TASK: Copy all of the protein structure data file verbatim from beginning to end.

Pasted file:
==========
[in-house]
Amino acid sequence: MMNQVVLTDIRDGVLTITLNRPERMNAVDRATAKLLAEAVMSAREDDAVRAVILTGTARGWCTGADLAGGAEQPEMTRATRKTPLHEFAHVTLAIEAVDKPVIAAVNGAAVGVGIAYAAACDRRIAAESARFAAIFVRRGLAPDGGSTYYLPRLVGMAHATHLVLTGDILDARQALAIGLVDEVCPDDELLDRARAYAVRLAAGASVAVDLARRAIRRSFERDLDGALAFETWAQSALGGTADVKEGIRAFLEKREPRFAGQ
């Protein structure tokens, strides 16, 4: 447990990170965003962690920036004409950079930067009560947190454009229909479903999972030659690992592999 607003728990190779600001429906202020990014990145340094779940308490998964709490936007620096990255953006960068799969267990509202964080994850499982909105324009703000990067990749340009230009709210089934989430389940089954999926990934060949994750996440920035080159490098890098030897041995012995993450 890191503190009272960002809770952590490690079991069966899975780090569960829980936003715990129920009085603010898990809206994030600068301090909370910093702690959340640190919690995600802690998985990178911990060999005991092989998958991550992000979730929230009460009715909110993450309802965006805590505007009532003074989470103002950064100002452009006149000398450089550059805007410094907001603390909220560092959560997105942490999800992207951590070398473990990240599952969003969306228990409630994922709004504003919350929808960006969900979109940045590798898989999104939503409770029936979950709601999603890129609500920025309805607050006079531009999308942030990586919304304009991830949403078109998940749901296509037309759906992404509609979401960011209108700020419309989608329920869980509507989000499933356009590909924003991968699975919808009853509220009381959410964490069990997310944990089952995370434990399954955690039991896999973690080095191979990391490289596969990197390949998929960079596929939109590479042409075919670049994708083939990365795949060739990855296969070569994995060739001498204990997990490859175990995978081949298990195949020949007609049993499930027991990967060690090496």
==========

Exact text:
[in-house]
Amino acid sequence: MMNQVVLTDIRDGVLTITLNRPERMNAVDRATAKLLAEAVMSAREDDAVRAVILTGTARGWCTGADLAGGAEQPEMTRATRKTPLHEFAHVTLAIEAVDKPVIAAVNGAAVGVGIAYAAACDRRIAAESARFAAIFVRRGLAPDGGSTYYLPRLVGMAHATHLVLTGDILDARQALAIGLVDEVCPDDELLDRARAYAVRLAAGASVAVDLARRAIRRSFERDLDGALAFETWAQSALGGTADVKEGIRAFLEKREPRFAGQ
């Protein structure tokens, strides 16, 4: 447990990170965003962690920036004409950079930067009560947190454009229909479903999972030659690992592999 607003728990190779600001429906202020990014990145340094779940308490998964709490936007620096990255953006960068799969267990509202964080994850499982909105324009703000990067990749340009230009709210089934989430389940089954999926990934060949994750996440920035080159490098890098030897041995012995993450 890191503190009272960002809770952590490690079991069966899975780090569960829980936003715990129920009085603010898990809206994030600068301090909370910093702690959340640190919690995600802690998985990178911990060999005991092989998958991550992000979730929230009460009715909110993450309802965006805590505007009532003074989470103002950064100002452009006149000398450089550059805007410094907001603390909220560092959560997105942490999800992207951590070398473990990240599952969003969306228990409630994922709004504003919350929808960006969900979109940045590798898989999104939503409770029936979950709601999603890129609500920025309805607050006079531009999308942030990586919304304009991830949403078109998940749901296509037309759906992404509609979401960011209108700020419309989608329920869980509507989000499933356009590909924003991968699975919808009853509220009381959410964490069990997310944990089952995370434990399954955690039991896999973690080095191979990391490289596969990197390949998929960079596929939109590479042409075919670049994708083939990365795949060739990855296969070569994995060739001498204990997990490859175990995978081949298990195949020949007609049993499930027991990967060690090496």